With all the new technology available, cameras have become much easier to use. Taking a picture has become a much simpler process that no longer threatens to blow up in your face whenever you wish to use the flash. But if it is so easy, then why don’t all of our pictures come out perfect? Unfortunately, we haven’t found the technology yet to give a camera a mind of its own, and taking a good picture involves the person just as much as the camera in his or her hands. Some people would even say the technology doesn’t matter, whether it is a small disposable camera or a high-tech professional one. It all depends on the techniques the person behind the lens employs. Don’t worry, you do not need to be a rocket scientist to improve the quality of your pictures. Here are a few easy tips to get you started.
1. The rule of thirds Most people have the habit of placing the subject in the center of the photograph. This can become dull and boring, so try the rule of thirds. Break up your picture into thirds and try placing the object in a different plane.
[caption id="attachment_2934" align="aligncenter" ] Photo by Todd Gustafson, Gustafson Photo Safari[/caption]
2. P.O.V. Another way to shake up your typical picture is to try a different point of view. Most people take pictures standing up and simply point the camera in the direction they choose. Try getting on level with the subject, even if that means getting on the ground. Along the same line, try getting up and personal with your subject too, either by using the zoom function or by changing your position if the situation allows it. Surrounding space can cause your picture to lose its focal point. Details are also much clearer with a closer shot.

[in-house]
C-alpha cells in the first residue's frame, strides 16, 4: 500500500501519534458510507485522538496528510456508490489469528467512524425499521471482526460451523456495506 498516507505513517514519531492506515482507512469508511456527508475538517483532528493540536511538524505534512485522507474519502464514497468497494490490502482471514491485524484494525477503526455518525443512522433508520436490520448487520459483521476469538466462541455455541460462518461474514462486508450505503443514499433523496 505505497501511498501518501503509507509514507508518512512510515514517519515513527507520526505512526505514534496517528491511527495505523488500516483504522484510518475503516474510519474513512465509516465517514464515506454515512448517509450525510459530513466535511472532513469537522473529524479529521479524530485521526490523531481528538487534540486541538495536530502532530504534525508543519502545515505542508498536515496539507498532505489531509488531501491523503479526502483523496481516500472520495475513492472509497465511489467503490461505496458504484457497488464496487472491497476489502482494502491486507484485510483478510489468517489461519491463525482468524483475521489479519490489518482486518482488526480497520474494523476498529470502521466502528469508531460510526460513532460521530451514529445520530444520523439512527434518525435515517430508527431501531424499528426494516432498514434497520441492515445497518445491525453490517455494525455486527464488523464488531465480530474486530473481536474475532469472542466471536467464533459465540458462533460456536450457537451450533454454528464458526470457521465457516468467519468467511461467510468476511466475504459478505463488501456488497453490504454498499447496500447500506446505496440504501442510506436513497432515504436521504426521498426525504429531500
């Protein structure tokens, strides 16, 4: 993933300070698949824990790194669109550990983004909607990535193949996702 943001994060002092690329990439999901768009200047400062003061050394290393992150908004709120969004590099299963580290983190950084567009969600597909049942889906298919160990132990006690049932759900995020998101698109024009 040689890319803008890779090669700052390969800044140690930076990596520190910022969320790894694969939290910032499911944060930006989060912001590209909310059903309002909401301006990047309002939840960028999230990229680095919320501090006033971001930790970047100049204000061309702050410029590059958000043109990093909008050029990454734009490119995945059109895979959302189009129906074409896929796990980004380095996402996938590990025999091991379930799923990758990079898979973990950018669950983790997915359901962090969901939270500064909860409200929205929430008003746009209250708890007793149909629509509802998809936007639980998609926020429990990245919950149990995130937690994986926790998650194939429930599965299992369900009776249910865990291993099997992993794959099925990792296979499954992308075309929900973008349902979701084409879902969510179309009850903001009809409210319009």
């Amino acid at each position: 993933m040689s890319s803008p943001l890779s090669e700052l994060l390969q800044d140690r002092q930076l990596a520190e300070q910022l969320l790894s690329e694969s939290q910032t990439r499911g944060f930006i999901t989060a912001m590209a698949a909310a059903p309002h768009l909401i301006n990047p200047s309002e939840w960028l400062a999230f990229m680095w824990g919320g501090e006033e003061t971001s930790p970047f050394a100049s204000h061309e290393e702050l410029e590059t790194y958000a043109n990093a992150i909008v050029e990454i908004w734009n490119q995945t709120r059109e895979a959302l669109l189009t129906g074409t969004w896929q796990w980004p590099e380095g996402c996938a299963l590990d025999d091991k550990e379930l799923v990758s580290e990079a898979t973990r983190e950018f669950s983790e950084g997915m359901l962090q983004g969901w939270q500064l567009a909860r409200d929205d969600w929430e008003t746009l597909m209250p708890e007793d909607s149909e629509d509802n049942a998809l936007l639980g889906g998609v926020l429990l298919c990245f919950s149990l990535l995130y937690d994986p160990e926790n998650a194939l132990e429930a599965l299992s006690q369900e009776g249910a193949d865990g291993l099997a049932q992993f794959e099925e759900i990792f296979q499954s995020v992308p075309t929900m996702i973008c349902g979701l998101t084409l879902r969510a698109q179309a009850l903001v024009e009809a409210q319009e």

[caption id="attachment_2935" align="aligncenter" width="550px"] Photo by Todd Gustafson, Gustafson Photo Safari[/caption]
3. Flash People tend to overuse the flash function on the camera. Try a more natural approach, finding light in poorly lit areas instead of washing out the subjects and blacking out the background with a flash. Conversely, try using the flash on bright sunny days to eliminate unwanted shadows in the picture.
[caption id="attachment_2936" align="aligncenter" width="550"] Photo by Todd Gustafson, Gustafson Photo Safari[/caption]
4. Focus These tips are all swell and dandy, but if the picture comes out blurry, then they go to waste, so don’t forget to focus your camera. On a regular point-and-shoot digital camera this is typically done by pressing the shutter release halfway down first.
[caption id="attachment_2941" align="aligncenter" width="550"] Photo by Todd Gustafson, Gustafson Photo Safari[/caption]
5. Patience These tips combine the usage of both the camera and your own skills, but the key to a good picture falls solely on you. And that key is patience. Don’t expect for your first shot to come out perfect, and don’t be easily satisfied once you have a shot you like. When you come across a scene, stay for a while and take a lot of pictures. The difference between a good picture and a spectacular one depends on it.
[caption id="attachment_2944" align="aligncenter" width="550"] Photo by Todd Gustafson, Gustafson Photo Safari[/caption]
Most importantly, you should know you don’t need to be a professional photographer to take a good picture, and everyone has his or her own style. What tips would you give someone who wants to improve their pictures? Leave a comment and let us know.